Justin Burnett Interview - Composer for MGS3

Music4Games: For the benefit of those not already familiar with your work, can you please tell us about your background and previous credits?

Justin Burnett: I grew up and went to school in Oklahoma, where I studied music and received my BA. From there I spent 5 years as the assistant to Hans Zimmer working with him on all of his projects from 95-2000. During that time I completed two features and two television series and went on to work on my own by scoring Dungeons and Dragons in 2000 and moving on to pursue work with Harry Gregson-Williams and with a music house called Musikvergnuegen.

M4G: How did you get involved with writing additional music for the highly anticipated Metal Gear Solid 3: Snake Eater?

JB: I have worked with Harry Gregson-Williams on several projects and initially started working with him on Metal Gear Solid 2. Whenever Metal gear Solid 3 came around it was a natural choice that we would work together again.

M4G: How much music have you composed for the game and where will it appear - in-game, trailers and/or cinematics?

JB: I composed close to half of the music for the game. I am not sure as to where it is going to appear in the game as we have been near the front of the overall process, so we really delivered specific moods to them.

M4G: Similar to MGS2, Harry Gregson-Williams is reportedly scoring the music for the cinematics in the new game. What was it like collaborating with your Media Ventures colleague on this project and how much did you play off of one another, if at all?

JB: We have played off quite a bit. Often, one of us will start an idea and the other will take it in another direction completely or just keep producing and adding until we are happy with where it ends up.

M4G: Were you able to build on the musical themes and working methods Harry & Konami established in the previous games, or did you approach it as a brand new experience?

JB: We used a lot of the themes and style of the first experience. With the evolution of technology and loops, the music has naturally changed with the times.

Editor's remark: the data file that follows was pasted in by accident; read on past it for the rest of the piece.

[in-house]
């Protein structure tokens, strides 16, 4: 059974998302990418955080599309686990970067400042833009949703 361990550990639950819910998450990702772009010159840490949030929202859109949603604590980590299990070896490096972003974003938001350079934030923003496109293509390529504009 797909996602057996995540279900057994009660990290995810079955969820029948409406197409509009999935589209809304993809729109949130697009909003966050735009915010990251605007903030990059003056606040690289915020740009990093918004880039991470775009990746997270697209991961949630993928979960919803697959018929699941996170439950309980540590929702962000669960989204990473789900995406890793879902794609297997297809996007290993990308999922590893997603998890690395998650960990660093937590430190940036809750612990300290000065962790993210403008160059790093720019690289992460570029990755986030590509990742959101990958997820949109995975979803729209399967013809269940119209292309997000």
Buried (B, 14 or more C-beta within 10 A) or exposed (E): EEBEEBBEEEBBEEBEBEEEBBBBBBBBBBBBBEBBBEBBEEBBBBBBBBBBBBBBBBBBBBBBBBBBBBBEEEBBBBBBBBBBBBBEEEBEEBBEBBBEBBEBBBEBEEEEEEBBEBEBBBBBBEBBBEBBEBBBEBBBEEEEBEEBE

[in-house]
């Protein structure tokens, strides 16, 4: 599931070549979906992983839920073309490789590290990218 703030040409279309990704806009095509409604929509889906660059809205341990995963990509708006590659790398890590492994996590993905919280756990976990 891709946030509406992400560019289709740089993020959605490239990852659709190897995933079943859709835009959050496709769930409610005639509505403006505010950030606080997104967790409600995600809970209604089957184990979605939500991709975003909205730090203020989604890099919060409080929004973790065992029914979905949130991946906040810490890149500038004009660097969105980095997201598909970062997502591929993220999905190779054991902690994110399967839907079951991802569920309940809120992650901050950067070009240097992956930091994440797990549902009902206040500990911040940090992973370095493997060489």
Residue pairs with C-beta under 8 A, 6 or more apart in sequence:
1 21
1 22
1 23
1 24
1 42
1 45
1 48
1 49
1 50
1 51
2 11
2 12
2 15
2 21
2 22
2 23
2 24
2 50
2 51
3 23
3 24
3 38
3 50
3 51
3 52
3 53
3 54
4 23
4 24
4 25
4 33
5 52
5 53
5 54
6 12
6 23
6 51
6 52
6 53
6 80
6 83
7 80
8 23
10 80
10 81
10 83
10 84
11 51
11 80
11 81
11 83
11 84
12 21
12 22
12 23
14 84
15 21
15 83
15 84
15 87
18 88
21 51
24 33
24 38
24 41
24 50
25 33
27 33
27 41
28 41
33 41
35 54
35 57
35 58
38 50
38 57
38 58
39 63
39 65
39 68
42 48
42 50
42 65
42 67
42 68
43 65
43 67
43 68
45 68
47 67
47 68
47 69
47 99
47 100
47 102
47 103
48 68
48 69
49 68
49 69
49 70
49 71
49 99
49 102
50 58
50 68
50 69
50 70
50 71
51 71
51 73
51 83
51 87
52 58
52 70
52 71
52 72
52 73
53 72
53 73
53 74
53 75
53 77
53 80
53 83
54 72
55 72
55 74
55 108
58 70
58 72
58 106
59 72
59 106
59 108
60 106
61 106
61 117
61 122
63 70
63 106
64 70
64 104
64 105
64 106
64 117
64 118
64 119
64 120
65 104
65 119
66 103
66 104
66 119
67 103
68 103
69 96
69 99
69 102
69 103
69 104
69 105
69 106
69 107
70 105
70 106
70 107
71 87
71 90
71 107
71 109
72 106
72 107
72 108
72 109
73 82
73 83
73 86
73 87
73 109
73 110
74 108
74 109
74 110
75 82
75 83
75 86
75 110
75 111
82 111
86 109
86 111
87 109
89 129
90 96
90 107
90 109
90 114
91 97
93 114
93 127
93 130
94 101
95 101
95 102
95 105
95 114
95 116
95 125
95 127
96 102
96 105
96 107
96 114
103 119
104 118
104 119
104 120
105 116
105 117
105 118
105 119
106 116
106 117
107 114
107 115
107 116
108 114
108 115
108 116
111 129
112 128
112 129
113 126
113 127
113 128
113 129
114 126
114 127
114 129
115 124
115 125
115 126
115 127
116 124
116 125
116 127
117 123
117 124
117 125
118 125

M4G: MGS composer Norihiko Hibino is also reportedly scoring the in- game music; tracks such as "Infiltration Into The Jungle," "Escape" and "The Treading Behemoth" -credited to Hibino-san - have already been released on the Internet. Did you have any contact/dialogue with Hibino-san or TAPPY, the creator of the original MGS theme, before or during the creation of your tracks for the game?

JB: No, unfortunately I have not had the pleasure. These past two times, his role has been played after we play ours.

M4G: Can you give us a brief overview of what it was like working on a day-to-day basis with Konami on this project? How did the writing and submission process work? Were you required to write/edit any interactive music?

JB: We were given a list of styles of music they wanted to pursue for different parts of gameplay. There was usually a written description of what type of scene this would be for and a length to shoot for. We have been involved before any animation would be ready for us to score, so we usually produce the original track, submit, discuss, change, mix and then deliver.

M4G: Is this your first game-scoring project? If so, how do you think it compares with scoring music to film?

JB: This is my second game-scoring project. It is similar in style to scoring music for film, but the process is quite different. Games are much more pre-scored than post-scored.

M4G: What are the incentives and rewards for a film composer such as yourself getting involved with a game soundtrack?

JB: It is always a great experience to pursue different mediums for music composition. The more experience one can attain the better in my opinion.

M4G: We would imagine that even a huge-budget game such as Metal Gear Solid still has a soundtrack budget that is a fraction of what you are currently used to working with how does this affect the overall results?

JB: Ultimately, constrained budgets will always limit the ability to hire musicians and produce the soundtrack on the type of scale that one might like to, but the Metal Gear projects have been good projects in this manner and although we may have not been able to hire full 100 piece orchestras, we still have been able to produce soundtracks that are well produced.

M4G: Have you been tempted to take on any other game soundtracks as the result of working on MGS3?

JB: Very much.

M4G: What other projects are you currently working on that you can tell us about?

JB: Currently I am working on one film score and beginning to look at another for the coming year. I worked again with Harry on Man on Fire and have enjoyed that immensely. In my pursuit in working with other mediums I have also worked on and completed several commercials and Network Packages that have been rewarding.

-- Interview by Rusty James, Music4Games.net

Get Connected and Share

Fan Metal Gear Solid - The Unofficial Site on Facebook Follow Metal Gear Solid - The Unofficial Site on Twitter Watch Metal Gear Solid: The Unofficial Site on YouTube
Share: http://mgst.us/HsR